Why we do this? The gzip version could be say 50% smaller hence it will be delivered 2 x faster. So, if all the static file (usually *.css, *.js, *.txt , etc) then there will be significant speed improvement, i.e: the website is displaying faster on the user’s browser.
1. Modify index.php at the root directory of your server
Open your index.php file on your wordpress directory. It’s usually very small and only consists lines like:
Add 2 additional code below (before the above lines):
if (substr_count($_SERVER['HTTP_ACCEPT_ENCODING'], ‘gzip’)) $GLOBAL_GZSTRING=”.gz”; else $GLOBAL_GZSTRING=””;
Basically it is just checking whether the browser support gzip. If it is not, then the global variable $GLOBAL_GZSTRING will be empty, otherwise “.gz” will be the content.
I can see some advantages modify the index.php of the root directory (although some will disagree with the style):
- Usually it doesn’t get changed in the event of WordPress upgrade. Even if it is, it’s very straightforward to put those 2 lines without disturbing anything else.
- Easy to remove if you decide no longer want to use CDN to deliver compressed format.
2. Modify the caller of the file
Yes, you need to know where the file being called from the WordPress. For example, the style.css above is called from header.php in the theme’s directory and contain something like:
<link rel=”stylesheet” type=”text/css” href=”<?php bloginfo(‘template_directory’); ?>/style.css” media=”all” />
Then you just simply insert the global variable to make it like: (see red color for the insertion)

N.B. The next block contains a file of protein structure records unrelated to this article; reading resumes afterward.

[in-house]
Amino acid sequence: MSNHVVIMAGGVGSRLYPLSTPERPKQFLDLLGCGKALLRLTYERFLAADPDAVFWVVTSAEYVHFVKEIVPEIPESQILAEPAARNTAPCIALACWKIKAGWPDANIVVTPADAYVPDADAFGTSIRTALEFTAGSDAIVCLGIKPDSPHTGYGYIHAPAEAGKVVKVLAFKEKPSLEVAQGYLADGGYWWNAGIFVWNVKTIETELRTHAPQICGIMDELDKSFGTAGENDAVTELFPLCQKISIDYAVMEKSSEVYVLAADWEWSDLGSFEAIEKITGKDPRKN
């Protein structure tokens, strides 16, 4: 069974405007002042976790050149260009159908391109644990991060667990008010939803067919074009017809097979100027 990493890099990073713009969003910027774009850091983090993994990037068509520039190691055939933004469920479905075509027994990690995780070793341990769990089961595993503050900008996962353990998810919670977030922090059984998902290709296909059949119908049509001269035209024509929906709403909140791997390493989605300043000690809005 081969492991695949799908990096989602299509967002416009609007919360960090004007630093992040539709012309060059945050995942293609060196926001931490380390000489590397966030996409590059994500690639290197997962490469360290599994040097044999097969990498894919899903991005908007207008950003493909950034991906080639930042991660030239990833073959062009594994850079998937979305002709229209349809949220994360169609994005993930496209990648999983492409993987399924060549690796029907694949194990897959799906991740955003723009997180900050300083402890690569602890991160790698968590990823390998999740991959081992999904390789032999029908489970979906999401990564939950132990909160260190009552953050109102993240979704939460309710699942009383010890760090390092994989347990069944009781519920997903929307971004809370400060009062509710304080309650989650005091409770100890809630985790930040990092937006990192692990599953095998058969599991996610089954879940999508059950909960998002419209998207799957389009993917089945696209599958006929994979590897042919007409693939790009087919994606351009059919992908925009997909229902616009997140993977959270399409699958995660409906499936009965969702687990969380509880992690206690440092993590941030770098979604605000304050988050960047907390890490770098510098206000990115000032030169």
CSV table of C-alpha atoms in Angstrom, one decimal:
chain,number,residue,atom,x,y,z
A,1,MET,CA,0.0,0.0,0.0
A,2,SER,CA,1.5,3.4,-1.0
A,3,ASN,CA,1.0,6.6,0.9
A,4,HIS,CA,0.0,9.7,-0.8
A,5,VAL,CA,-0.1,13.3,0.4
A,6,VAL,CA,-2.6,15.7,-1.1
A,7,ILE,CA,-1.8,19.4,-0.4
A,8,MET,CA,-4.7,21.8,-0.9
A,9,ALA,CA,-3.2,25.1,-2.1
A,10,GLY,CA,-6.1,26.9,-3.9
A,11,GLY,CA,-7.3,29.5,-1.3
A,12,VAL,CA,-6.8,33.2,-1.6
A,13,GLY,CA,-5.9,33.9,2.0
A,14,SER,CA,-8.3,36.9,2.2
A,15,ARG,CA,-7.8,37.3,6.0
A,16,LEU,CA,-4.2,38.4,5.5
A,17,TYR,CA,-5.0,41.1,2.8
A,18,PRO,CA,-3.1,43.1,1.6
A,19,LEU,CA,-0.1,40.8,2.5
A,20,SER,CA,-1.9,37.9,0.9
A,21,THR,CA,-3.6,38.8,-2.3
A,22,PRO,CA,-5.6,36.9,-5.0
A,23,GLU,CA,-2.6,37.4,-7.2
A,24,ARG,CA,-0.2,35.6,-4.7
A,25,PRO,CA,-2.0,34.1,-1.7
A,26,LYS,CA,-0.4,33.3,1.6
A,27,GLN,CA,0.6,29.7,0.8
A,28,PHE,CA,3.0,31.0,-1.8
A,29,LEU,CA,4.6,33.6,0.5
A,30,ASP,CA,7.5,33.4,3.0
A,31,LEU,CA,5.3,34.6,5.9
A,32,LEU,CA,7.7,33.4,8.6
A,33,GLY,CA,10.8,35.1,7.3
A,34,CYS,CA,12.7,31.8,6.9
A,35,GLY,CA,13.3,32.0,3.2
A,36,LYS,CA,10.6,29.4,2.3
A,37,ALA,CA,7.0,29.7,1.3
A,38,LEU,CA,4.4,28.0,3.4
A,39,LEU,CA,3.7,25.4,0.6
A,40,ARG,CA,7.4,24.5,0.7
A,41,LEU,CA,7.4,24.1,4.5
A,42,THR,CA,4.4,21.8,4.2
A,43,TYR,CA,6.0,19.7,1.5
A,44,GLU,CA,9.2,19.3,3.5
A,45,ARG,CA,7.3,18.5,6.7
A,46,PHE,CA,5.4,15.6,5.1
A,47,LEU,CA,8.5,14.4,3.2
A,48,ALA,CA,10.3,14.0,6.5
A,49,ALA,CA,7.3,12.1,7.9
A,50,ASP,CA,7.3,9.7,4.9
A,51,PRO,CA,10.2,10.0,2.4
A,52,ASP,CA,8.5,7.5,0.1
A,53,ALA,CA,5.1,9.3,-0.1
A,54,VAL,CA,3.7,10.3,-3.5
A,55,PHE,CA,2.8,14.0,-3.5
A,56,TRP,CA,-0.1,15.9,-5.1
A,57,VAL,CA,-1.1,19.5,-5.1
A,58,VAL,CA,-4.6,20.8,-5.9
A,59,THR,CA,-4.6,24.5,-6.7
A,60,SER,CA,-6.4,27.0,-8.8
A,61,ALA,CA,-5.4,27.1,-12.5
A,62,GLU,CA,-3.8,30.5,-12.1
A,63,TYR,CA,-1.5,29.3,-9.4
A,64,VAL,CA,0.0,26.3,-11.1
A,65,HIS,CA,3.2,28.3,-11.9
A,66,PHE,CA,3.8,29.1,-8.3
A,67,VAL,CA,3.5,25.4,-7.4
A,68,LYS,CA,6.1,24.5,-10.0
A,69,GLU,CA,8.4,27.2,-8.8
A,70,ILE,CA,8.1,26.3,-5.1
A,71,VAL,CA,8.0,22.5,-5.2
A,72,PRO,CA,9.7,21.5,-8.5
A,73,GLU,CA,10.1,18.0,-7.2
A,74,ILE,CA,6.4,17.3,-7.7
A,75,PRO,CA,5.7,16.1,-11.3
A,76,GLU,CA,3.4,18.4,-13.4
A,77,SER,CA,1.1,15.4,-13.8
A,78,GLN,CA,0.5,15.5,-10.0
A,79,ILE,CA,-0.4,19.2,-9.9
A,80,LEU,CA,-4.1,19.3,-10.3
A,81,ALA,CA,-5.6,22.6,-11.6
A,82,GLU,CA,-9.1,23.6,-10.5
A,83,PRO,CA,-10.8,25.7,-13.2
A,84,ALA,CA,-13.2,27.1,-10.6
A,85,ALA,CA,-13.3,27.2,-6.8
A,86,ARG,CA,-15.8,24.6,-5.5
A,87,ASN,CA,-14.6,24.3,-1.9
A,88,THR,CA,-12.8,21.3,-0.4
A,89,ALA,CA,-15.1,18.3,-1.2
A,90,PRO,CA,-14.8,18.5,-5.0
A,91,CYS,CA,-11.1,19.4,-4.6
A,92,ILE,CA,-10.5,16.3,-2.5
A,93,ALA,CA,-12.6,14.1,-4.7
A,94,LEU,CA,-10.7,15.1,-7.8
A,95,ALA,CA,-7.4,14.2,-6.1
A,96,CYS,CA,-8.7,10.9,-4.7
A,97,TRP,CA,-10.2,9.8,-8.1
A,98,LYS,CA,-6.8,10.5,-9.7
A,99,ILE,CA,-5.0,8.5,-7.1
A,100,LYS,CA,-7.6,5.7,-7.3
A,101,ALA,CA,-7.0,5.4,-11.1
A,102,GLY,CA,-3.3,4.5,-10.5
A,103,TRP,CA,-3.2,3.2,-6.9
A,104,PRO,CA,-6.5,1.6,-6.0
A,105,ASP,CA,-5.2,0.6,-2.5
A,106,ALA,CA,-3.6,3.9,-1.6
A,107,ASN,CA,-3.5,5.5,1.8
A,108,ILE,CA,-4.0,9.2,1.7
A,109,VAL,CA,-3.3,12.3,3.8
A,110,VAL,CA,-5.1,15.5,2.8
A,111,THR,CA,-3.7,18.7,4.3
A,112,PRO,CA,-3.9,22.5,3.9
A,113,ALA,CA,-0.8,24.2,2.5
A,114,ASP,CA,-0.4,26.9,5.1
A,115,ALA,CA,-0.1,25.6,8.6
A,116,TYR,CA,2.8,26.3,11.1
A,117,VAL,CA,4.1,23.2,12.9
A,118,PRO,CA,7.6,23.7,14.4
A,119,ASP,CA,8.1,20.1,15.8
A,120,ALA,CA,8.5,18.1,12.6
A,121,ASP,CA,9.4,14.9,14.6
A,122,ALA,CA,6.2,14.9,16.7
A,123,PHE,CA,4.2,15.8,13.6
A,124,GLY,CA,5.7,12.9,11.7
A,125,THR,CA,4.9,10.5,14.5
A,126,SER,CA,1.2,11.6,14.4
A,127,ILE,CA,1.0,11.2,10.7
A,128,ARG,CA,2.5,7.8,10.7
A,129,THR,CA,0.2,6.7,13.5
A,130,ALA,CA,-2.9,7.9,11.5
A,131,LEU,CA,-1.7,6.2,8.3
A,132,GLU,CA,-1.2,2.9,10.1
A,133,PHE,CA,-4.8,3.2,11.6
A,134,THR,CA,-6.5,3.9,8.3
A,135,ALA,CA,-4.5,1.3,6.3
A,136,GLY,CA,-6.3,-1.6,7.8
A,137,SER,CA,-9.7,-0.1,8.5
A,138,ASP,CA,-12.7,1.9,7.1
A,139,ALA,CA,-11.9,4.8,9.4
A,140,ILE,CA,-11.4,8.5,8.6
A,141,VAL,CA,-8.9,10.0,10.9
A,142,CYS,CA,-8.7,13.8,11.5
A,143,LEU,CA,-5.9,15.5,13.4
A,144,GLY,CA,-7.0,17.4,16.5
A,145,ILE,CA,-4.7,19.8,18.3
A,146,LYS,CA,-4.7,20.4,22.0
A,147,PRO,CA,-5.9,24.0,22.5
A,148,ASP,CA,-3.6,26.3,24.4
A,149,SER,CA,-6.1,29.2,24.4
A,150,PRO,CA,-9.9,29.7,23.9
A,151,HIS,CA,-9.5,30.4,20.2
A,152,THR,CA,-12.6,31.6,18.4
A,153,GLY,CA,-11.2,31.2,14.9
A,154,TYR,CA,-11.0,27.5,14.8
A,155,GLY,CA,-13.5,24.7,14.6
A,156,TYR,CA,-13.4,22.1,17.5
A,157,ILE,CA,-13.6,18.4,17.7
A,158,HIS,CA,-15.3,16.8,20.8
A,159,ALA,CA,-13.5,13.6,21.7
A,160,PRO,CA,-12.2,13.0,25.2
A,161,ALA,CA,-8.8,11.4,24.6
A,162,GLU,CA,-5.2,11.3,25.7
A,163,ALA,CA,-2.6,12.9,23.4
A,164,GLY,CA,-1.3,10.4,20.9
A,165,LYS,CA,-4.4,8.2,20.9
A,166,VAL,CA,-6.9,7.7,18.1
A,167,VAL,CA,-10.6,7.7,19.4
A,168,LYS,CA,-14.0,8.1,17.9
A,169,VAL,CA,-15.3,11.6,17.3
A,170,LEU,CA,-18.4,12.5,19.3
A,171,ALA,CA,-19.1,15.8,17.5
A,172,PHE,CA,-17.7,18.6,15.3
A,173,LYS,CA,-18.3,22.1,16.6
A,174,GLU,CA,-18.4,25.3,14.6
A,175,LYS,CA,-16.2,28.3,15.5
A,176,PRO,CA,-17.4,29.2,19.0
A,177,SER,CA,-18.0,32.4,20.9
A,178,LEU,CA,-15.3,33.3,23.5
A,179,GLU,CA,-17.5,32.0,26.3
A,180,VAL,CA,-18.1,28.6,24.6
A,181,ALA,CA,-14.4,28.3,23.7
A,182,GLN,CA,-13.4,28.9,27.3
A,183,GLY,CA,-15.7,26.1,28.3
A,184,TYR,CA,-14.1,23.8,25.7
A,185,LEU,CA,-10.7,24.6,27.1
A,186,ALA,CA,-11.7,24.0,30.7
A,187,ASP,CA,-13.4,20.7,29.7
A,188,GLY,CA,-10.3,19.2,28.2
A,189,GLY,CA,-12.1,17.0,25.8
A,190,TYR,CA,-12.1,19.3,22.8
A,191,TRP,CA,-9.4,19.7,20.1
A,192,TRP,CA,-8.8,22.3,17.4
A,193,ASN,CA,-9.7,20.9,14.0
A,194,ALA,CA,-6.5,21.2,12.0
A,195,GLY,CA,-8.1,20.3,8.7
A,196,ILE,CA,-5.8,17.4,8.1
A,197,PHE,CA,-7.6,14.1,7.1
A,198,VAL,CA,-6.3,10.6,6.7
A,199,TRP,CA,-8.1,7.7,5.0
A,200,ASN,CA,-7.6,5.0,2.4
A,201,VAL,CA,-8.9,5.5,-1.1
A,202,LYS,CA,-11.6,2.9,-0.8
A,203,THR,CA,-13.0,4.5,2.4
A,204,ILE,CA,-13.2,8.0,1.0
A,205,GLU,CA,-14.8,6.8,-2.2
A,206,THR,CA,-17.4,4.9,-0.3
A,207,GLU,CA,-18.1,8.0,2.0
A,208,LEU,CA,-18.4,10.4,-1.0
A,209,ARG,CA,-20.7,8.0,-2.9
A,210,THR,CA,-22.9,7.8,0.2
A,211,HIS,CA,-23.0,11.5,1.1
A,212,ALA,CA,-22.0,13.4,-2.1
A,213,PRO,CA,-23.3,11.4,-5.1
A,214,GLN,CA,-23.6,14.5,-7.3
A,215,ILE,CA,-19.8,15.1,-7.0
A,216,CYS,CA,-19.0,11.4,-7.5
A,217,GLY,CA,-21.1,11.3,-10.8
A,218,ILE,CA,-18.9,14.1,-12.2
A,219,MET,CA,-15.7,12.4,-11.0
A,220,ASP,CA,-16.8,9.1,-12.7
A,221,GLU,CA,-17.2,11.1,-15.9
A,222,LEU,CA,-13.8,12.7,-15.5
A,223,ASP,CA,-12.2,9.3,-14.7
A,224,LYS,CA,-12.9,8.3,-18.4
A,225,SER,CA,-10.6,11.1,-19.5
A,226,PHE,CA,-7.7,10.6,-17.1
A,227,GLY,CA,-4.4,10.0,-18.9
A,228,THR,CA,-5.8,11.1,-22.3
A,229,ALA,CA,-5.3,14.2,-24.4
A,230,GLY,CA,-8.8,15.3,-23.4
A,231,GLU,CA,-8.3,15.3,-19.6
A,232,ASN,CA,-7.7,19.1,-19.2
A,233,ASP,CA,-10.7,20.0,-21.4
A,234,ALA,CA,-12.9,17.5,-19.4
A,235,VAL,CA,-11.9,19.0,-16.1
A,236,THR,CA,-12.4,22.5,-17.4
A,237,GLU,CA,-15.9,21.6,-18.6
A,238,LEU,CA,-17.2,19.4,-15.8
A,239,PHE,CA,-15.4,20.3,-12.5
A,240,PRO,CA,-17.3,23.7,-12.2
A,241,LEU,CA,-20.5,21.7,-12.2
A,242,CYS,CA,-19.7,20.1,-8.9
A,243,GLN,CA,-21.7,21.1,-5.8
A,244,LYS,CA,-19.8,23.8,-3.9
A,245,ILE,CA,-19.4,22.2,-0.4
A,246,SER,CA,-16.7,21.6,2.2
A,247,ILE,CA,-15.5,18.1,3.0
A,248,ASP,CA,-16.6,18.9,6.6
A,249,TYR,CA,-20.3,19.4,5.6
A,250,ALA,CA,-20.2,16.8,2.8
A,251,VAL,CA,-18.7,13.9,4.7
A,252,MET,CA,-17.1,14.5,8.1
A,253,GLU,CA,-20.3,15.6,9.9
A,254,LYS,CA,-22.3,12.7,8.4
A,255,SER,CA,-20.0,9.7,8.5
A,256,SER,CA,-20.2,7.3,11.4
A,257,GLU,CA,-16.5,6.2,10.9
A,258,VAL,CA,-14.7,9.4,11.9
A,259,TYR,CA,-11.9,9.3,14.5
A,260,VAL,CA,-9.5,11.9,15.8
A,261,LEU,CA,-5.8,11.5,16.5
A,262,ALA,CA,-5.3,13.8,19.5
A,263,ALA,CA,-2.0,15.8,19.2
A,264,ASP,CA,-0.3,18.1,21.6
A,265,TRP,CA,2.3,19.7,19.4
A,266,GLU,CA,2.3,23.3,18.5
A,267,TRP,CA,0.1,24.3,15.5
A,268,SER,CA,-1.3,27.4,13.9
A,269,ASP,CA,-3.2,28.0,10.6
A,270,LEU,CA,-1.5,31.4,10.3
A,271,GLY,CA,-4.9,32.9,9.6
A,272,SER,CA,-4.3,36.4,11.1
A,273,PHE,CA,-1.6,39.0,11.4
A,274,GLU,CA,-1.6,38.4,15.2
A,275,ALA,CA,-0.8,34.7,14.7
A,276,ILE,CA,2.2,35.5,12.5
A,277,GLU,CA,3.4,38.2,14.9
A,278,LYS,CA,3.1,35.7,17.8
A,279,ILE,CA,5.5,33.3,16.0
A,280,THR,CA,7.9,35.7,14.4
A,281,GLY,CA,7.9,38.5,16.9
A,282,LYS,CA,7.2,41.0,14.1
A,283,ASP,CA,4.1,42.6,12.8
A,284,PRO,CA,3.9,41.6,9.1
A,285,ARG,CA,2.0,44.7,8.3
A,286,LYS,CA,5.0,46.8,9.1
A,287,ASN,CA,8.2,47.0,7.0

<?php global $GLOBAL_GZSTRING;?>
<link rel=”stylesheet” type=”text/css” href=”http://[Your CDN URL]/style<?php echo $GLOBAL_GZSTRING;?>.css” media=”all” />
It basically just insert “.gz” into the link to the static file whenever the client support gzip compression.
So, by using this modification, your website will correctly pointing to the compressed file from already fast CDN to deliver even better performance for your website.
- Although not complicated, you do need some knowledge on PHP (to iron out any possible typo error , for example or other minor problem. So, either you know what you are doing or have your IT guys to do it together with you. (This just need hardly an hour if you need to pay him/her by the hour ).
- This tweak somehow do not work on RackSpace Cloud Files CDN as they add some prefix on the header by default. (For example: “Content- Encoding: gzip” will become “X-Object-Meta-Content-Encoding:gzip” which will – of course – not recognized by the browser).
- Don’t do gzip on images that have been compressed, for example: *.jpg, *.png, *.mp3, *.mp4 or even *.gif, etc. You will notice the improvement of size will not be significant hence the benefit will not outweigh the pitfall (clogging your computer with decompression method)
- And, of course, always backup your data before making any change.
It works for me as I have tested it and currently using this tweak, but I disclaim any responsibility whatsoever if you have some technical difficulty because of reading this article and do something wrong on the way.